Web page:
-------------- Celestron C8 on ASGT Celestron First Scope 114 Stellarvue 70ED Celestron Nexstar 60 Celestron accessory kit Celestron UHC 1.25 filter Celestron UV/IR cut off filter Celestron NexImage
"Scientists aren't perfect, just peer reviewed.""Eye of Sauron Observatory", featuring "Sauron's Other Eye", 16" dob, conical Royce mirror.
Quote:There have been dumber ideas.
--------------------- --------------------- "Nothing exists but atoms and empty space. Everything else is opinion." Titus Lucretius Carus 99-55 B.C.
Quote: Quote:There have been dumber ideas. I'm not so sure about that. What could be dumber than declaring war on the Moon? Imagine how embarrassing it would have been if we'd done it and lost...
Cactus Patch Observatory / 14" LX200
"The four points of the compass be logic, knowledge, wisdom, and the unknown. Some do bow in that final direction. Others advance upon it. To bow before the one is to lose sight of the three."
Vixen 140mm Neo-achro, 2" AP Maxbright diagonal, 40mm Orion Optilux, 35mm, 30mm, 18mm, and 15mm Ultrascopic/Ultima, 28mm & 20mm ES 68, 19mm TV Panoptic, 5.5mm Meade UWA, 2.4x 2" Dakin barlow (prototype barrel),1.6x Antares barlow.
Quote:They weren't trying to blow it up, they only wanted to spend millions of dollars to create a momentary flash and a small crater.
Quote:It is too bad that it was not done. We could use the data from the explosion to determine the size of a blast we would need to divert a threat to the earth.
Quote: On Earth most of the blast of a bomb is the overpressure of the air and the shock wave that follows. There would be no (very little)shock wave in space to breakup the object. Or am I looking at this wrong.
Orion XT12i with Swayze-refigured primary & Protostar secondary
Televue NP101 refractor
William Optics Megrez 90 refractor
Universal Astronomics Deluxe Mounts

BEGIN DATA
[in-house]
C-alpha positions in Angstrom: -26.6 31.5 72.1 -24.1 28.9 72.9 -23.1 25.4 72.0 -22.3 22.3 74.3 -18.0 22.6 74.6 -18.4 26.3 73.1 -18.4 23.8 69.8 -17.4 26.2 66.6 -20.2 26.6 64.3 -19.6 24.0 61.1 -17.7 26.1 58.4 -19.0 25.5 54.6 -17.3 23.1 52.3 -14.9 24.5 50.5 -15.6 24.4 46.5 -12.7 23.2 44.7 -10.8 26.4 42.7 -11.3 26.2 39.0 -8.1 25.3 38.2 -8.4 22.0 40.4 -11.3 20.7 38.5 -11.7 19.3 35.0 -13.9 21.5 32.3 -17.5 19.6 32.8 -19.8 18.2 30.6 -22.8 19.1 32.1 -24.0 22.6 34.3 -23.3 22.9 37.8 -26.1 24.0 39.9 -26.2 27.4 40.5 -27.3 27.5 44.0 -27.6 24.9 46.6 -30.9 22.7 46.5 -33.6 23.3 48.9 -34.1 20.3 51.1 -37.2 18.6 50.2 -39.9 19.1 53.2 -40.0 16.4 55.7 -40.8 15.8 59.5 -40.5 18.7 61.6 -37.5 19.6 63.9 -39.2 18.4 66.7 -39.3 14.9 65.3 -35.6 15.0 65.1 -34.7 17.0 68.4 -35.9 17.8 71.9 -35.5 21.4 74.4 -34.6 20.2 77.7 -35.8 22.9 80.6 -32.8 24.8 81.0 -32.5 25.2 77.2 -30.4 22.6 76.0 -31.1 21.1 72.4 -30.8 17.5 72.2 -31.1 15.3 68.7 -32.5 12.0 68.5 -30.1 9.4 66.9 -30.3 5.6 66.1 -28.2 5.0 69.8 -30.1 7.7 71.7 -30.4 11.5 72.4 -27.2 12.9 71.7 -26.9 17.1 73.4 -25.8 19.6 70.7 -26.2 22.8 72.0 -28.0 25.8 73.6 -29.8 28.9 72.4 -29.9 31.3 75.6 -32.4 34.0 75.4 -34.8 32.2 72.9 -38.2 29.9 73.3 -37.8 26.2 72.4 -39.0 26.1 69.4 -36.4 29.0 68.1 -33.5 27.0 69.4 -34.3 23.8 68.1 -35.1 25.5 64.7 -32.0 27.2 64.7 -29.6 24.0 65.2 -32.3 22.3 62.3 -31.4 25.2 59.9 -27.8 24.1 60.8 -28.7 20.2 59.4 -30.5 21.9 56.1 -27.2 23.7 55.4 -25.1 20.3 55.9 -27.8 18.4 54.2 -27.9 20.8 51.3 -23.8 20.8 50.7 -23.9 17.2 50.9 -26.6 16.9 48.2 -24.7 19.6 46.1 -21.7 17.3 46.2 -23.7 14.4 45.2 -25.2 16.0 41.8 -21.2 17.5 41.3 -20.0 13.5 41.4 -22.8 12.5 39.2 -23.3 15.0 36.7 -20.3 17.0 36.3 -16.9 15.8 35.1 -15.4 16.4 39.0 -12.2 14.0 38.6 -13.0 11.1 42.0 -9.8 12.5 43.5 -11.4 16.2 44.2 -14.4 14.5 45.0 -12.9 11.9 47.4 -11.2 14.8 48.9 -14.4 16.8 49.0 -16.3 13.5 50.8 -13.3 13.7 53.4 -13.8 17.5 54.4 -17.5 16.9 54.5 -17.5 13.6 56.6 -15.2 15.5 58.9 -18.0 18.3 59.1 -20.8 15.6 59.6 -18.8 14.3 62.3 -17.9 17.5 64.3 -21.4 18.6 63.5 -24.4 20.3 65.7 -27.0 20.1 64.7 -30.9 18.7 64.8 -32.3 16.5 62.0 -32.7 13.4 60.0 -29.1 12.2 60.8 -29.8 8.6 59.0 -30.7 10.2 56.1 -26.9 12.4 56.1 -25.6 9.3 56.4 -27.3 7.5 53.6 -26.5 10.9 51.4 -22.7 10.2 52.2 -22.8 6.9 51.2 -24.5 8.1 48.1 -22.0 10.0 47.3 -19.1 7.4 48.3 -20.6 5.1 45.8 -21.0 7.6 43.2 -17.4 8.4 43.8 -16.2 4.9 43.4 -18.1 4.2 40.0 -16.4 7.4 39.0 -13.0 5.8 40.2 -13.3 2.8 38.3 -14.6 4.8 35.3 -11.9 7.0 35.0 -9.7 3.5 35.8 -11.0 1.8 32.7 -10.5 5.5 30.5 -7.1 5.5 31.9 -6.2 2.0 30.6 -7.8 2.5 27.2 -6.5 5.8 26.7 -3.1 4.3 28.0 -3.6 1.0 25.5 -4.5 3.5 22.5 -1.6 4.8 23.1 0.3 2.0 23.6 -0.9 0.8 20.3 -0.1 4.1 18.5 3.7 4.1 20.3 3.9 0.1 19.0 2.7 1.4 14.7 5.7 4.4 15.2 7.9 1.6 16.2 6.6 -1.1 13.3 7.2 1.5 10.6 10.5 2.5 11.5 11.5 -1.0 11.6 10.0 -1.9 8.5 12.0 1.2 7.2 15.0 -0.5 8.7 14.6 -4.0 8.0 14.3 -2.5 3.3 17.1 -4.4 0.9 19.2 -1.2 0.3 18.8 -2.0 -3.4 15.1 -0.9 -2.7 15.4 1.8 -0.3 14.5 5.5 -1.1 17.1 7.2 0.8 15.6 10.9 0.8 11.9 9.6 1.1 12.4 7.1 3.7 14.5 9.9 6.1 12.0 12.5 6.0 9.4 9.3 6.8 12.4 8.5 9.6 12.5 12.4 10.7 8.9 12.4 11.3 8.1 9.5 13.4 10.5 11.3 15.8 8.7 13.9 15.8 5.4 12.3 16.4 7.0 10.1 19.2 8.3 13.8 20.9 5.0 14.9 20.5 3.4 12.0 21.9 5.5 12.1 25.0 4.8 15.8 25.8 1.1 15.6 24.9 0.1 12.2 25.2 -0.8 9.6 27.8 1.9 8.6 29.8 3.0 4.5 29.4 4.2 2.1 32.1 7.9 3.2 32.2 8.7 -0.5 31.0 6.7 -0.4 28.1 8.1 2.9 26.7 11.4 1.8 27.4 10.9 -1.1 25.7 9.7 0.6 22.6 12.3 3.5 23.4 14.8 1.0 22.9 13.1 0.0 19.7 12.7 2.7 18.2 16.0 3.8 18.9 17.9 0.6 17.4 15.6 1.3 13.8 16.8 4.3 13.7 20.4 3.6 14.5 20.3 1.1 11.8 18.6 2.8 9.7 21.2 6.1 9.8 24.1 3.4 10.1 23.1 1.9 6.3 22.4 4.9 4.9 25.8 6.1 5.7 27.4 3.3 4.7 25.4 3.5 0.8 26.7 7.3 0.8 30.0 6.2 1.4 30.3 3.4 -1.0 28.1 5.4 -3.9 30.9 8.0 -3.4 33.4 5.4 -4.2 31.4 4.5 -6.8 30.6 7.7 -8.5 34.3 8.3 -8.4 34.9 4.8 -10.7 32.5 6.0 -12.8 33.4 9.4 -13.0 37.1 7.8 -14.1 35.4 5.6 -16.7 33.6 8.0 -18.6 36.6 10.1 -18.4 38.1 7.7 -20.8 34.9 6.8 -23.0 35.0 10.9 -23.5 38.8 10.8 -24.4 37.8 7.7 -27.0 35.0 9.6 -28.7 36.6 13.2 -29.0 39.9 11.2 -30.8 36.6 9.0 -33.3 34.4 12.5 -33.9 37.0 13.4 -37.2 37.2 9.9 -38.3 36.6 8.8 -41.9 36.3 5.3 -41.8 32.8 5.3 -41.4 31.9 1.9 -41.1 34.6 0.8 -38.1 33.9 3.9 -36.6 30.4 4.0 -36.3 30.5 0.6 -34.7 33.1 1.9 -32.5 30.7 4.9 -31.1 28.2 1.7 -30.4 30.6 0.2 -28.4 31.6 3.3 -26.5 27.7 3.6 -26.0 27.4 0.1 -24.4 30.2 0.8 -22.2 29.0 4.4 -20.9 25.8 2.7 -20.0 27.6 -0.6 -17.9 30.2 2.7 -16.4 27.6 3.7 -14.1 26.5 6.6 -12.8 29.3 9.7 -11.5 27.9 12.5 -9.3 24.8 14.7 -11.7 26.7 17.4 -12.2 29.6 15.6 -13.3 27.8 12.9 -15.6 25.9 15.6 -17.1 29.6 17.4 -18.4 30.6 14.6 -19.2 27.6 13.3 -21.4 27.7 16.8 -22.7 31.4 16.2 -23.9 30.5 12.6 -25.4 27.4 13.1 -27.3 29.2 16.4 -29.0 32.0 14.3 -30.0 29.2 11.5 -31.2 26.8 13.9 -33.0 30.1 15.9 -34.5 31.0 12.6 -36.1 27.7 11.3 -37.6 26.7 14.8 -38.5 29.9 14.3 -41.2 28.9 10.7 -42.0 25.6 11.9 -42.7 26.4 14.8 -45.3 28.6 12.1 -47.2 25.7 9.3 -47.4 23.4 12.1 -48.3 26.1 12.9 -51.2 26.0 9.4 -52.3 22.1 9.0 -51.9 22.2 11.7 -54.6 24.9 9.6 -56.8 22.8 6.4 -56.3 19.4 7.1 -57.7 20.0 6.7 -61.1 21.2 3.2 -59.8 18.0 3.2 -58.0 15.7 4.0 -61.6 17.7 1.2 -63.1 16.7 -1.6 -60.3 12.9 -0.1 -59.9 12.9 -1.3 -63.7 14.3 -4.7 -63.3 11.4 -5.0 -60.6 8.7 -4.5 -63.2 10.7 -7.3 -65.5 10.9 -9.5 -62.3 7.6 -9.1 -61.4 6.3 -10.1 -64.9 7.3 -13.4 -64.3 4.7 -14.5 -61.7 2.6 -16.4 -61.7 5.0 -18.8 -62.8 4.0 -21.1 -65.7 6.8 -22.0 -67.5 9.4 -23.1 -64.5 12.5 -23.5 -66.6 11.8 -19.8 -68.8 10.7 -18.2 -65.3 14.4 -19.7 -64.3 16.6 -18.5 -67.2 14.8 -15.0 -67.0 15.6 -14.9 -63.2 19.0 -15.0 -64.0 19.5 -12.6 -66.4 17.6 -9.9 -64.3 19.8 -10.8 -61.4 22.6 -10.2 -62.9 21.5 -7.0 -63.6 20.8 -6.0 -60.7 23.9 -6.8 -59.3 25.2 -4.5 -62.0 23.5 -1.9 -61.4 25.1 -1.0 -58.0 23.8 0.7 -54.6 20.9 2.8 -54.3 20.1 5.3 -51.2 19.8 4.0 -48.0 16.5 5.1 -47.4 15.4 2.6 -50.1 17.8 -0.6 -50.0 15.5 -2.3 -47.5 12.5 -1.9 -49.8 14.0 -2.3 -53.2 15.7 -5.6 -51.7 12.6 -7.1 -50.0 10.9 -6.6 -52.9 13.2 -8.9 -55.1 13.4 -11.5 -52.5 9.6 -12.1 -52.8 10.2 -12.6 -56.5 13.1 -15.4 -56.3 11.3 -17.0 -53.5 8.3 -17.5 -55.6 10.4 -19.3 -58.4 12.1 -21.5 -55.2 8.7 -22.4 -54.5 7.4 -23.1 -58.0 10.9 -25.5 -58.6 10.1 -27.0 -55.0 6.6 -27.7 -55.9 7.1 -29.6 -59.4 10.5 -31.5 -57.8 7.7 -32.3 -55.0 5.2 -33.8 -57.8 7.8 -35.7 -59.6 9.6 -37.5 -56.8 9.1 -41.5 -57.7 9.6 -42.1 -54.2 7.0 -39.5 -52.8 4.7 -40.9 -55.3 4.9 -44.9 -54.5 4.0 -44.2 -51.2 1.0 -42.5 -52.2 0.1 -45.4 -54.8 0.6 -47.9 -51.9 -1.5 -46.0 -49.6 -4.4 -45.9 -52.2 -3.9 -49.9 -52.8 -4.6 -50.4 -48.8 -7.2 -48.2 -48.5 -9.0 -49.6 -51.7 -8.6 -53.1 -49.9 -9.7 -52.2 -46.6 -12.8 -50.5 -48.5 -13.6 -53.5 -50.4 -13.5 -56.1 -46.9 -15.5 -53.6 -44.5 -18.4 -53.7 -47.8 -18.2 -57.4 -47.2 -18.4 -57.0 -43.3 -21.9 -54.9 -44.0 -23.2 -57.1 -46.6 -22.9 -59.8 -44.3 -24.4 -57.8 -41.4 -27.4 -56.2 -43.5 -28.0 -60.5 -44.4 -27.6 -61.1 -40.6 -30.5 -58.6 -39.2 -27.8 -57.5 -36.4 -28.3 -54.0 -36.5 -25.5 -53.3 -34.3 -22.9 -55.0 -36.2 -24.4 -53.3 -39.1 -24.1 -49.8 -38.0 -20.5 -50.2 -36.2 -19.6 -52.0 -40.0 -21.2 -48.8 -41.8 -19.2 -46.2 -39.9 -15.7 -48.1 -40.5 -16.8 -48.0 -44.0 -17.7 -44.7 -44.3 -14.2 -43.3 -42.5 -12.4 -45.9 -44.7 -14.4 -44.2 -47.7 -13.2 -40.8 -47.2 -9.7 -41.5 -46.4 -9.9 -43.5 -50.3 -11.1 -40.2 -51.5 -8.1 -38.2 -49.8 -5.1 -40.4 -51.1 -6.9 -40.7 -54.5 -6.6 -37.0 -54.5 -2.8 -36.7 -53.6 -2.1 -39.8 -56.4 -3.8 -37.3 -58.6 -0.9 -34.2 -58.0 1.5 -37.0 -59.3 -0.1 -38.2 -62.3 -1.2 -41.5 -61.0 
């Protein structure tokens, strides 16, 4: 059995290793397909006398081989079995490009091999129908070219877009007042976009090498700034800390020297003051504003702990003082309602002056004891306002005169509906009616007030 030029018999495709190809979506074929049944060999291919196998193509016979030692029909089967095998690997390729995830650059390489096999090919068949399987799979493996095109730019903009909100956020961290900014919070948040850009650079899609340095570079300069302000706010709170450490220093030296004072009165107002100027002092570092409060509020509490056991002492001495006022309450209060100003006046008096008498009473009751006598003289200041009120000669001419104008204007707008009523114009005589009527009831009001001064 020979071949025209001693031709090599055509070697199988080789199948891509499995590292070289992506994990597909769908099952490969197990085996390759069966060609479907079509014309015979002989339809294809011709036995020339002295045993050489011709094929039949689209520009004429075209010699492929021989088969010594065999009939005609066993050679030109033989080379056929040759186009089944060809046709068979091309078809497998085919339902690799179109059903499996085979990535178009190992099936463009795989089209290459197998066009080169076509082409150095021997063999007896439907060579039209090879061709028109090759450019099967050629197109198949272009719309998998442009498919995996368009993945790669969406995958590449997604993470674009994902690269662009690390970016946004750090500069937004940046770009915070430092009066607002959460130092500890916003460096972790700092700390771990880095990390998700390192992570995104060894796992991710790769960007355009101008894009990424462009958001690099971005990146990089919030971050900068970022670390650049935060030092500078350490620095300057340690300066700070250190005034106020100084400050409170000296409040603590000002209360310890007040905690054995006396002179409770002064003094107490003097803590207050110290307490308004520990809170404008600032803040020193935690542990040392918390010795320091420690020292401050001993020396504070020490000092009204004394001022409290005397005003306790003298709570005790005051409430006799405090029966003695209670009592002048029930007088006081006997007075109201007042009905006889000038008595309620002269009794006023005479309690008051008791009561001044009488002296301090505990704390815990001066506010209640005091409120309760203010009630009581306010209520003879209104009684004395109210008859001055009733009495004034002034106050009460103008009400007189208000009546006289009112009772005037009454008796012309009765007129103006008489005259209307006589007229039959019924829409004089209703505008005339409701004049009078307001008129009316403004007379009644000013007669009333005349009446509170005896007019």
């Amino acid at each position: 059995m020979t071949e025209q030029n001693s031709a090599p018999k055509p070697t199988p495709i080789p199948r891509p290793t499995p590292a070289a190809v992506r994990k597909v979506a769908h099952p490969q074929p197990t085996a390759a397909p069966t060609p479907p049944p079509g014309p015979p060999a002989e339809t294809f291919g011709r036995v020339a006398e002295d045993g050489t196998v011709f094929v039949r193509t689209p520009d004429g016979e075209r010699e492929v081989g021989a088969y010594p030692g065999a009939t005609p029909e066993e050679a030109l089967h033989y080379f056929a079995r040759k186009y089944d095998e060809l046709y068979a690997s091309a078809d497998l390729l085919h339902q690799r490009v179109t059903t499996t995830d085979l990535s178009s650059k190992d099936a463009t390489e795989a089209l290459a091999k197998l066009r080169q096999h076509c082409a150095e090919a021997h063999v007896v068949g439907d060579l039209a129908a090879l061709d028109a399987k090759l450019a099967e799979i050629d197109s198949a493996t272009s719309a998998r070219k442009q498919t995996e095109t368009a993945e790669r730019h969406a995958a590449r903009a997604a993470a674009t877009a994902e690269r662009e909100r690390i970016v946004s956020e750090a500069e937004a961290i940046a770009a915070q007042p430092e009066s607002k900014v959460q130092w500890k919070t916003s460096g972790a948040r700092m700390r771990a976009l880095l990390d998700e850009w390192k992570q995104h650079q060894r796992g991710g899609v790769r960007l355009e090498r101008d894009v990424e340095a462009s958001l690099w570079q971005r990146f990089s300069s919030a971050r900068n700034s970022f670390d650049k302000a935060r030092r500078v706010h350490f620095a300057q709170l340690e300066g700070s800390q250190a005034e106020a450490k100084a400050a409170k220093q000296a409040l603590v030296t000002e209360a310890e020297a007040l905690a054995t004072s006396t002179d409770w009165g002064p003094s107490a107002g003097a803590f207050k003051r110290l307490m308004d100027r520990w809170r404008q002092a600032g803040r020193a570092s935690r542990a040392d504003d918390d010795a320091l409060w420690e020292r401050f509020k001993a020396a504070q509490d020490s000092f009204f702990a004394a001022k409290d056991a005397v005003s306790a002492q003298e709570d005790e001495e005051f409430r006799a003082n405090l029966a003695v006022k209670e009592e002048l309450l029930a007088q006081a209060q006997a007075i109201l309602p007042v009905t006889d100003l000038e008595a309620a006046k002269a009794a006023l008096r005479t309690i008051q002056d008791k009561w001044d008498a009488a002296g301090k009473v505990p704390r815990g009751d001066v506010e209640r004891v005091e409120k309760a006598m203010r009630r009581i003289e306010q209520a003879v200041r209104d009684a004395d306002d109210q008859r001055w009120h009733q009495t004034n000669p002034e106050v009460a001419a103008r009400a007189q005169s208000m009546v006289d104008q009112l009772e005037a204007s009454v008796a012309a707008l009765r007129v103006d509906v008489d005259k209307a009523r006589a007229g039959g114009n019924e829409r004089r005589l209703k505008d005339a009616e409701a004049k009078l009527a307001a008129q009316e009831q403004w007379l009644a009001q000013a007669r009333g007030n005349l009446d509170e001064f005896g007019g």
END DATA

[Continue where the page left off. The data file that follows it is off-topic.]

Quote:I'm thinking that if an asteroid is relatively solid, a penetrating bomb could burrow in a few tens of meters maybe into the regolith before it detonates. The energy shooting back out through the entry hole could act a bit like a nozzle, propelling the whole body just a nudge in the desired direction.A really loose asteroid would probably just fragment, though.
Quote: If given the choice between total extinction vs mass death, but non-extinction, isn't the latter less negative than the former?
Quote:When it comes to nuking asteroids I have read before where scientists claim nuking an asteroid might be bad because it would send many fragments at Earth which would still do damage, but I do not understand this rationale.
Dell Axim X5 400Mhz PPC pocket stars 5.12 7x35/10x50/15x70 Bino's
At the Gym... Spudtastic! Joined 11/26 2003Posts 25,542
"After the Laws of Physics, everything else is opinion" -Neil deGrasse Tyson
Elmira-Corning Astronomical Society
Quote: Quote: If given the choice between total extinction vs mass death, but non-extinction, isn't the latter less negative than the former? If those are the only two choices, yes. But as I recall, they didnt simply oppose nuking an asteroid, they proposed alternatives like landing a thruster on it to nudge it away intact, or coating one side with reflective or absorptive material to cause solar light pressure to nudge it over time, etc.In other words, if the choices are between total extinction, mass death, or no damage at all, they prefer door #3.Jarad
Quote: If there is time. All of the plans work on the premise that there is enough time to develop, test and launch the strike. If we don't have the time and can only launch some of our ICBMs at it, would the explosion do anything?
Reality is a figmentnewton of your imagination